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Frustrating Hooves!

This is a discussion on Frustrating Hooves! within the Hoof Care forums, part of the Horse Health category
  • Amish farriers in kentucky
  • Amish farrier

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    03-16-2012, 01:48 PM
  #21
Foal
LOL. I hear that... Some people though, you can praise them out the yingyang but when you give one call asking what happened to cause a no-show and they blow up -- IME you get the hell out of dodge. That's why we're on #3 and going to learn for ourselves. :)

Courtesy appears to be a thing of the past unfortunately. I'm okay with professionals calling to inform me that they're either running late or have to reschedule (on that day) because something came up and they can't make it. It's the rescheduling back-to-back over a series of months and complete no-shows that I find rather irritating. We waited for 3 hours before calling to check up on them once (you know, maybe they got hurt, a flat tire, etc) and they exploded on me over it. And then before I could blink, I was at fault for calling, we were being dropped as a client and they hung up... :/
     
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    03-16-2012, 02:08 PM
  #22
Weanling
Oh, I don't think you need that farrier!!! I keep thinking that my daughter could go to farrier school - in the long run it would save me lots of money. She is not so keen on that idea...
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    03-16-2012, 02:24 PM
  #23
QOS
Green Broke
I learned to trim my own. I bought top notch farrier tools from a man that makes the nippers. Thank goodness he is only about 50 miles away. I also took a barefoot trimming clinic with Darolyn Butler. Darolyn is a world class endurance champion that runs 100 mile races on her barefoot horses. Our barn still has two different farriers come out because there the owner has 20 or so horses herself! Most of her horses are done by two different farriers who are nice folks and pretty dependable. There are 4 of us at the barn including the barn manager, that all do barefoot trimming.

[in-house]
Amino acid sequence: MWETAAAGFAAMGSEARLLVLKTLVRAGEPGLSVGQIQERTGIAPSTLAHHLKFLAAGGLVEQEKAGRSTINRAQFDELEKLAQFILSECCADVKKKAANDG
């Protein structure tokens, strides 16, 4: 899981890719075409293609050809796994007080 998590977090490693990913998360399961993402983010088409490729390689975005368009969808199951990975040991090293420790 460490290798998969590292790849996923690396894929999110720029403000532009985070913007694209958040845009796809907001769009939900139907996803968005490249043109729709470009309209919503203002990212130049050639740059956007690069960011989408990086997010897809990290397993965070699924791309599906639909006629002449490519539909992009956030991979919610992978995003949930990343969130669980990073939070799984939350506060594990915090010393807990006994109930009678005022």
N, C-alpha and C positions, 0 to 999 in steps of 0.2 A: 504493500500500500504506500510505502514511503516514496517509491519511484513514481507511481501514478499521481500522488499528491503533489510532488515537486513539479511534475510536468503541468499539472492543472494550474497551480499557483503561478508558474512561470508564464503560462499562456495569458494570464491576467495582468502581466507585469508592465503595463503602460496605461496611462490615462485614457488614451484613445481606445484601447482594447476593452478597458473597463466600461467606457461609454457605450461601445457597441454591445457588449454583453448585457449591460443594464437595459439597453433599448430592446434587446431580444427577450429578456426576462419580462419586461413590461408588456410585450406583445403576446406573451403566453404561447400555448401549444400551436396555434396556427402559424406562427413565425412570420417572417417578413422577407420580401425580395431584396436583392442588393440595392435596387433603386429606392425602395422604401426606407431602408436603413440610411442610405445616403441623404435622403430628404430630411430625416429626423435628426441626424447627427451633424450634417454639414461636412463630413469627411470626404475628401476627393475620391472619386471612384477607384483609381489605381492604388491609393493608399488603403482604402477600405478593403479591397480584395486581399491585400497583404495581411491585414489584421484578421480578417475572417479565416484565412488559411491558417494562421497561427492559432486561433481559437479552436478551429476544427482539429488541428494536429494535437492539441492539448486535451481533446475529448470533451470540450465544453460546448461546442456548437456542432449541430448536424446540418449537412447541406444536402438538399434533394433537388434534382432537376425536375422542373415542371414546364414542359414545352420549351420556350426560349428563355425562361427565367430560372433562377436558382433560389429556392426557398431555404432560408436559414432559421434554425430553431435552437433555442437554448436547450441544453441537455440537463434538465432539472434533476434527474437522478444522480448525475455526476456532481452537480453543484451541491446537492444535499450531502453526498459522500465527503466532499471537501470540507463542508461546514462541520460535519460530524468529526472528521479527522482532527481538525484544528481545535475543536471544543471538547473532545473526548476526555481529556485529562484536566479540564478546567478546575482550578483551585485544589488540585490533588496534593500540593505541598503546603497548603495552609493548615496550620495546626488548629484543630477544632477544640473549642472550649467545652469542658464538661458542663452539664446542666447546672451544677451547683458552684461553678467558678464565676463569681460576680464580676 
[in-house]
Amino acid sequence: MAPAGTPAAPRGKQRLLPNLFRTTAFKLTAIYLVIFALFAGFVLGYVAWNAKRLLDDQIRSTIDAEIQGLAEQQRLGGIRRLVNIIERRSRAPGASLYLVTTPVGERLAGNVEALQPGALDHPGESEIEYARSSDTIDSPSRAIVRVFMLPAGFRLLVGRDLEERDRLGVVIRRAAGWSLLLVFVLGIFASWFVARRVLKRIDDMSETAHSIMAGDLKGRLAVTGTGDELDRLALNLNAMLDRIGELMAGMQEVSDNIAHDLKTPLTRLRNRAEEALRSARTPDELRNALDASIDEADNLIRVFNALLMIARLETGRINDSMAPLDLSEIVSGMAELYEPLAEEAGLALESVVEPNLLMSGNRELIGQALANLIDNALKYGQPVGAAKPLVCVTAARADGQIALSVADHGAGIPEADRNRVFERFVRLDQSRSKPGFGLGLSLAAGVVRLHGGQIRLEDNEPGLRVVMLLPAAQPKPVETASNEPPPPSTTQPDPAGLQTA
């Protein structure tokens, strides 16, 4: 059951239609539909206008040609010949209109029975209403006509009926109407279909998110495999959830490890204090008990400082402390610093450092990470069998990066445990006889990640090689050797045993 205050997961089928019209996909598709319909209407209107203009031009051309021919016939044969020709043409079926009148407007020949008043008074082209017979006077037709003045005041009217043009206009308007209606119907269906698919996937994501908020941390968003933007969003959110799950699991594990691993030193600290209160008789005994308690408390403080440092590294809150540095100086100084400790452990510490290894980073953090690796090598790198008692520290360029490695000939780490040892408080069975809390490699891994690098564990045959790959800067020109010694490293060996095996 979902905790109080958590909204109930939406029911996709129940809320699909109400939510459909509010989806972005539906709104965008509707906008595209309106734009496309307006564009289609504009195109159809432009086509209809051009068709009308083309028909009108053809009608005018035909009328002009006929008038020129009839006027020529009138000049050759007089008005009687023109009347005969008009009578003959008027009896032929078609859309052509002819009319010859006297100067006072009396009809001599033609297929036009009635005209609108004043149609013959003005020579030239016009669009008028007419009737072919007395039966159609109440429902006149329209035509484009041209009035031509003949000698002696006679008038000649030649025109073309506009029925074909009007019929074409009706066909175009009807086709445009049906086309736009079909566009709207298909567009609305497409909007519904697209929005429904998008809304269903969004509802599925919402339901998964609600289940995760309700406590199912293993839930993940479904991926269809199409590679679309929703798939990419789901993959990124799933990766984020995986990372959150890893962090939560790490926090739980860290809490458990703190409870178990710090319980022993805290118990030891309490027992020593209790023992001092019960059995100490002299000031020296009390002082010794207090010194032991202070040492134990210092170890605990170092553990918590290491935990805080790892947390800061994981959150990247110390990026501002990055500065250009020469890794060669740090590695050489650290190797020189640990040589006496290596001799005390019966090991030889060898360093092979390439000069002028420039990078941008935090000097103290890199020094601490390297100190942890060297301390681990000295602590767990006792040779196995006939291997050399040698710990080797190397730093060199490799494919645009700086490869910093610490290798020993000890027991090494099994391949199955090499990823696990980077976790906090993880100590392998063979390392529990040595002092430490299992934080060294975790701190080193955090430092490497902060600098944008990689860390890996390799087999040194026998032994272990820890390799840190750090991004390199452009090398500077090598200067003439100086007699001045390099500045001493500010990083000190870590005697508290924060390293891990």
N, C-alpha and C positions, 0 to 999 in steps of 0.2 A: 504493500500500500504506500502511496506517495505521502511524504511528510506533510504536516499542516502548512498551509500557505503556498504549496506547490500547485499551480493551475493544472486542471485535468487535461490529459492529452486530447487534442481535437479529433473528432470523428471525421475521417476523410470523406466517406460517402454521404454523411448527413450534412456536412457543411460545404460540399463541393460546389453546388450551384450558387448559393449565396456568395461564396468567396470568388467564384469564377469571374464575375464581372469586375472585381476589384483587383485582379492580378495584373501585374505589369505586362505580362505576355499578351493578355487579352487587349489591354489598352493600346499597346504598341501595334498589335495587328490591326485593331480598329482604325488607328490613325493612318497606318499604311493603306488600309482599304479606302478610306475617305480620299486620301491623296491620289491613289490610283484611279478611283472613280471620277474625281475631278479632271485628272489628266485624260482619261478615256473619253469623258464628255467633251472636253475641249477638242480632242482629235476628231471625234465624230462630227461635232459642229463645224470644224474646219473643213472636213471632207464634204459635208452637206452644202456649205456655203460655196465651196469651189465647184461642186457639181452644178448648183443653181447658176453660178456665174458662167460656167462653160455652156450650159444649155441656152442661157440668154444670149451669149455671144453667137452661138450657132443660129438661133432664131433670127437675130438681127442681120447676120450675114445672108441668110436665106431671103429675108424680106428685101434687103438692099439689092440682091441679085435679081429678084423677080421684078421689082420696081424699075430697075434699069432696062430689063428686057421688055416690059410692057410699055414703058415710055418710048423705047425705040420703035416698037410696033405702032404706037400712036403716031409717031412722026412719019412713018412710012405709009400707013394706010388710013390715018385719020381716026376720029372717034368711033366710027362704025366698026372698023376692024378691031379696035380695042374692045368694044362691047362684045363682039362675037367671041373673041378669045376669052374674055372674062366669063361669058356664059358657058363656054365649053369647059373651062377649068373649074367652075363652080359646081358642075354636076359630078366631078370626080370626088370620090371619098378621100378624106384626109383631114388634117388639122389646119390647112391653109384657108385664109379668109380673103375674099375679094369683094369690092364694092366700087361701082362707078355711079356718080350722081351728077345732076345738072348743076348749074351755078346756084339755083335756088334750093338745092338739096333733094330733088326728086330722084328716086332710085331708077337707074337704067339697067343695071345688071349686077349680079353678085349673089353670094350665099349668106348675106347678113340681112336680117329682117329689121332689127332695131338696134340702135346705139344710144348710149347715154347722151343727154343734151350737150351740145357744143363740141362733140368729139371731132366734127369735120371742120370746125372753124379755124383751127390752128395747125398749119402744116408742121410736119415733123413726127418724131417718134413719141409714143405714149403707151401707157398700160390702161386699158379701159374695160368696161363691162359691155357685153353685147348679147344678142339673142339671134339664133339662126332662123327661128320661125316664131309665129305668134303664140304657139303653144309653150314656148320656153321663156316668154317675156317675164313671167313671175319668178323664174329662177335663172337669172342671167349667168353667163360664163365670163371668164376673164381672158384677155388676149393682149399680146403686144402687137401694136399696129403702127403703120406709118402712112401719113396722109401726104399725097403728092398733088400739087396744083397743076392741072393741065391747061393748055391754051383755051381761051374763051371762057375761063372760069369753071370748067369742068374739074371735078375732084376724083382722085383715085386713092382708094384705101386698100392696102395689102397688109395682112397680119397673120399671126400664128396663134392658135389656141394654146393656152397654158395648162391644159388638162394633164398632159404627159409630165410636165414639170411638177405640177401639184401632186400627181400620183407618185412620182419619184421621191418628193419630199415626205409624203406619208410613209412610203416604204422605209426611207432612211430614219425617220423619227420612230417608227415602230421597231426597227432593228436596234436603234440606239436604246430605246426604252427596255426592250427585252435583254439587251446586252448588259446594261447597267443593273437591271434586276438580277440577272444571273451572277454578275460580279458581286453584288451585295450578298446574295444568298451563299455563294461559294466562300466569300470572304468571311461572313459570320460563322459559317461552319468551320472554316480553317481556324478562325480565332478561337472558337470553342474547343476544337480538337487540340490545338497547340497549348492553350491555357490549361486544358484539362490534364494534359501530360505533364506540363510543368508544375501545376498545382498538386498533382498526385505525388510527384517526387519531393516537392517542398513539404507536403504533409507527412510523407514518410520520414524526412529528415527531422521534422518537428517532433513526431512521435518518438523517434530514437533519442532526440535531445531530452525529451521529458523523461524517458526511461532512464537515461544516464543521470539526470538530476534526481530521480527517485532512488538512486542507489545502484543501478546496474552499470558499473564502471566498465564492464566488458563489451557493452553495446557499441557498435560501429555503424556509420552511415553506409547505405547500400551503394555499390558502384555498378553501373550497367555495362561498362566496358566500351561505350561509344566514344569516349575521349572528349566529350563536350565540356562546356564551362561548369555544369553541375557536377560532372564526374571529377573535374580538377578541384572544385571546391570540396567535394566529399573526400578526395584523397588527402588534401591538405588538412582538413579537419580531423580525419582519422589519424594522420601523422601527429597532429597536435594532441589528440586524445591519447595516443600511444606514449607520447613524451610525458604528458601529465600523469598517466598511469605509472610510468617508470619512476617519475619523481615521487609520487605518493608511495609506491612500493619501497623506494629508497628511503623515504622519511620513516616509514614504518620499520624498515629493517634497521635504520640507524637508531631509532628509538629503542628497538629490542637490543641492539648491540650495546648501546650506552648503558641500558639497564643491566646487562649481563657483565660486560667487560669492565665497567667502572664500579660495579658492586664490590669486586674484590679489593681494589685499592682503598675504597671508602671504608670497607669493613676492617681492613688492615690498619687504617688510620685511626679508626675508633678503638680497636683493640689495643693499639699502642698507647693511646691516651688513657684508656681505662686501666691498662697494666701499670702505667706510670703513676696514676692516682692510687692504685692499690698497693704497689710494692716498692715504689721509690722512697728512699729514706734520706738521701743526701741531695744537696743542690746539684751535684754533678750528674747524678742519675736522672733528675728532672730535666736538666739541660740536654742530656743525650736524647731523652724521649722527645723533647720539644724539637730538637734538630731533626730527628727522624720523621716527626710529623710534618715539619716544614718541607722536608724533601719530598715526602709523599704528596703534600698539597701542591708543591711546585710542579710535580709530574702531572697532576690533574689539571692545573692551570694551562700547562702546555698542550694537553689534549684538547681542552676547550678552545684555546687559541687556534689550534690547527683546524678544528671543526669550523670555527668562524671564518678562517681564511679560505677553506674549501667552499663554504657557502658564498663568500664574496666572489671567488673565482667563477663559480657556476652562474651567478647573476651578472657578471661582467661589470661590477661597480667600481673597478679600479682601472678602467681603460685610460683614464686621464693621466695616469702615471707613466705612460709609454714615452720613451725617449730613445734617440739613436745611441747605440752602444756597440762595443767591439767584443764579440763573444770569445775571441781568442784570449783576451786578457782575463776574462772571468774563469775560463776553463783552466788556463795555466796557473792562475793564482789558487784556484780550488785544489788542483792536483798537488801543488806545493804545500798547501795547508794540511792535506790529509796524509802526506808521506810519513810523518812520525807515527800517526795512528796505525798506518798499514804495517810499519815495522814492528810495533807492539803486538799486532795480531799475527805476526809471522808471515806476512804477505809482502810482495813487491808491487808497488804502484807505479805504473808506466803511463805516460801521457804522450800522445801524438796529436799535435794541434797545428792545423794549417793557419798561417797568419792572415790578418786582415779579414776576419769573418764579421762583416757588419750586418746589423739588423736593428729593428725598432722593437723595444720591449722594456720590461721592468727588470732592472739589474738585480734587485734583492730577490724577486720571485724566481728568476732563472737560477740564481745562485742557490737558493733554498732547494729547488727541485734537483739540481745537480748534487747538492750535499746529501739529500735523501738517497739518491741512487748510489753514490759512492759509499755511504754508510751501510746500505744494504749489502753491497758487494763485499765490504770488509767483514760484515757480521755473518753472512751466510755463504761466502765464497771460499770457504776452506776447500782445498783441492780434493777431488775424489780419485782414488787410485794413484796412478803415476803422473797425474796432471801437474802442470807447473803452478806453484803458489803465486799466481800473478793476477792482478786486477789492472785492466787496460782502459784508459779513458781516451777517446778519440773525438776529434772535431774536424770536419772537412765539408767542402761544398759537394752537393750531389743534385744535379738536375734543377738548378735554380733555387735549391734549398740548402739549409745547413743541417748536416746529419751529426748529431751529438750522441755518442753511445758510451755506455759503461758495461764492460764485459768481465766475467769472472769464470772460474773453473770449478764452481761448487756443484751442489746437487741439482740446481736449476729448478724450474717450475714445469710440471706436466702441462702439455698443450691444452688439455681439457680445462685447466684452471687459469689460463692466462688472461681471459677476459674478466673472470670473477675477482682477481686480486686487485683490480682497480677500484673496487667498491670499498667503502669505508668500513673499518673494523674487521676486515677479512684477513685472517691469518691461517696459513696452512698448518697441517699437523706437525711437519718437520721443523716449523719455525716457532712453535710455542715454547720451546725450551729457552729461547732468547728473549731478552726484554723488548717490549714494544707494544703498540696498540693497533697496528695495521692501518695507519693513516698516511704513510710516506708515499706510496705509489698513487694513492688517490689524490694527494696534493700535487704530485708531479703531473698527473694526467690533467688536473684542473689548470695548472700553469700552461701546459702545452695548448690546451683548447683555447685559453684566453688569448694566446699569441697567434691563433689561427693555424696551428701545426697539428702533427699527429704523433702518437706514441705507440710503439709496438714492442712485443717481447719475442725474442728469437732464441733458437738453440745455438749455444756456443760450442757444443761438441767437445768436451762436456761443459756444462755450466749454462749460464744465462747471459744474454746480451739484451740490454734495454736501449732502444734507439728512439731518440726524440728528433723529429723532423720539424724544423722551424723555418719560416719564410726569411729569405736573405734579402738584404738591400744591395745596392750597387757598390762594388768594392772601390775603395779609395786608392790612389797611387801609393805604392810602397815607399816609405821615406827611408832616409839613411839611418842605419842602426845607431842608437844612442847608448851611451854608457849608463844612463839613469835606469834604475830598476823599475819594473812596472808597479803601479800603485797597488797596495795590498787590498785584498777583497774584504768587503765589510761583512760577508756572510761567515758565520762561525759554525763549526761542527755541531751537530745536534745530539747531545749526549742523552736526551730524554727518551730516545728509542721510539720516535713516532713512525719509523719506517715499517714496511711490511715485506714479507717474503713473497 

We have learned together and haven't lamed a horse yet. We use the rasp, sometimes nippers if they are too long and circular knives. Biscuit had really crappy feet as far as they were cut too short, full of old abscesses and cracks. It has taken forever to grow them out but it has been worth it. Just now am I getting some concavity to his front feet - and when I get good concavity he won't have ouchie feet over rocks.

Get the tools, get out on line and learn as much as you can and that way you can at least keep up with his feet between trims. It is hard on the back sometimes - but my horses feet are never neglected!
     
    03-16-2012, 02:30 PM
  #24
Weanling
I feel so lucky!!! I have a wonderful farrier that I completely trust and that comes when needed between scheduled visits if a shoe is thrown or we are concerned about something. He is also a bit of a celebrity (you may have seen him on America's Got Talent - Jeremy Van Schoonhoven), so when he is out doing his act on his bike, we have two other farriers that are willing to come out if we need them.
I don't think the farriers reported on in this post should still be in business.
     
    03-16-2012, 02:40 PM
  #25
Started
I can trim, but prefer to let the farrier do it, I don't think god made me to contort myself into that possition :p

My farrier is amazing, we had a gelding that came to us with the worst crack i've ever seen, right up to the coronet band. 8 months and we have about 1/2" left to grow out. They are mostly barefoot. He always shows, and is so patient. All our horses are on flax, and we work to have them well behaved.

I agree that there are no set angles that are suitable, but trimming should be based on the horses individual feet and conformation.
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    03-16-2012, 02:48 PM
  #26
Weanling
For years my hubby did all of our mares etc (barefoot) and a farrier came in only for shoeing our show stock. We were out of horses for a few years then got the itch again and when we got back in it we went through 4 farriers before we found one that was good. He comes every 6 weeks like clockwork and always books the next appointment before we deliver him home after he is done. He is Amish, studied and lived in Oklahoma (farrier college) and Kentucky then moved to Canada about 10 years ago. He is one of the best farriers in our area and has over 200 clients. He is also reasonable because we have to pick him up and drop him off which is not a problem!!!
     

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